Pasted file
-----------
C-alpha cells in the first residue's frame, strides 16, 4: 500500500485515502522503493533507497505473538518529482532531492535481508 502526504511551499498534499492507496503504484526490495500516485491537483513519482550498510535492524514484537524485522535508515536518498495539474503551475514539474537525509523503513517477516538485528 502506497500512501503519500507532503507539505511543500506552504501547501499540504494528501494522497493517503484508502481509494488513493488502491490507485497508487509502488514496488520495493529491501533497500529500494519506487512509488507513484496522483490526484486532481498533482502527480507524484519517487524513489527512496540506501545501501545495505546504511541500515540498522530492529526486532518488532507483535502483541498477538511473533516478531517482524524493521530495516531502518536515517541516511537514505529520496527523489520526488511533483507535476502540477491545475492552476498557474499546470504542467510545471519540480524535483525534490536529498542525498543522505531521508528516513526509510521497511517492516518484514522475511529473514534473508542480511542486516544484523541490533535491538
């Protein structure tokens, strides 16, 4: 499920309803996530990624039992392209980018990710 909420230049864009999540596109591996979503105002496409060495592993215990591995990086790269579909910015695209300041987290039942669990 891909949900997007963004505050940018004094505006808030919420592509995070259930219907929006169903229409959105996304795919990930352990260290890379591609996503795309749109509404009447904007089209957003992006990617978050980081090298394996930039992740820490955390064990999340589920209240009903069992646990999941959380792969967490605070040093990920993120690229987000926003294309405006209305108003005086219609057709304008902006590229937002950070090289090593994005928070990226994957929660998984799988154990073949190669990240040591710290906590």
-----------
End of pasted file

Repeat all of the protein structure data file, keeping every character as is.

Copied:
C-alpha cells in the first residue's frame, strides 16, 4: 500500500485515502522503493533507497505473538518529482532531492535481508 502526504511551499498534499492507496503504484526490495500516485491537483513519482550498510535492524514484537524485522535508515536518498495539474503551475514539474537525509523503513517477516538485528 502506497500512501503519500507532503507539505511543500506552504501547501499540504494528501494522497493517503484508502481509494488513493488502491490507485497508487509502488514496488520495493529491501533497500529500494519506487512509488507513484496522483490526484486532481498533482502527480507524484519517487524513489527512496540506501545501501545495505546504511541500515540498522530492529526486532518488532507483535502483541498477538511473533516478531517482524524493521530495516531502518536515517541516511537514505529520496527523489520526488511533483507535476502540477491545475492552476498557474499546470504542467510545471519540480524535483525534490536529498542525498543522505531521508528516513526509510521497511517492516518484514522475511529473514534473508542480511542486516544484523541490533535491538
């Protein structure tokens, strides 16, 4: 499920309803996530990624039992392209980018990710 909420230049864009999540596109591996979503105002496409060495592993215990591995990086790269579909910015695209300041987290039942669990 891909949900997007963004505050940018004094505006808030919420592509995070259930219907929006169903229409959105996304795919990930352990260290890379591609996503795309749109509404009447904007089209957003992006990617978050980081090298394996930039992740820490955390064990999340589920209240009903069992646990999941959380792969967490605070040093990920993120690229987000926003294309405006209305108003005086219609057709304008902006590229937002950070090289090593994005928070990226994957929660998984799988154990073949190669990240040591710290906590």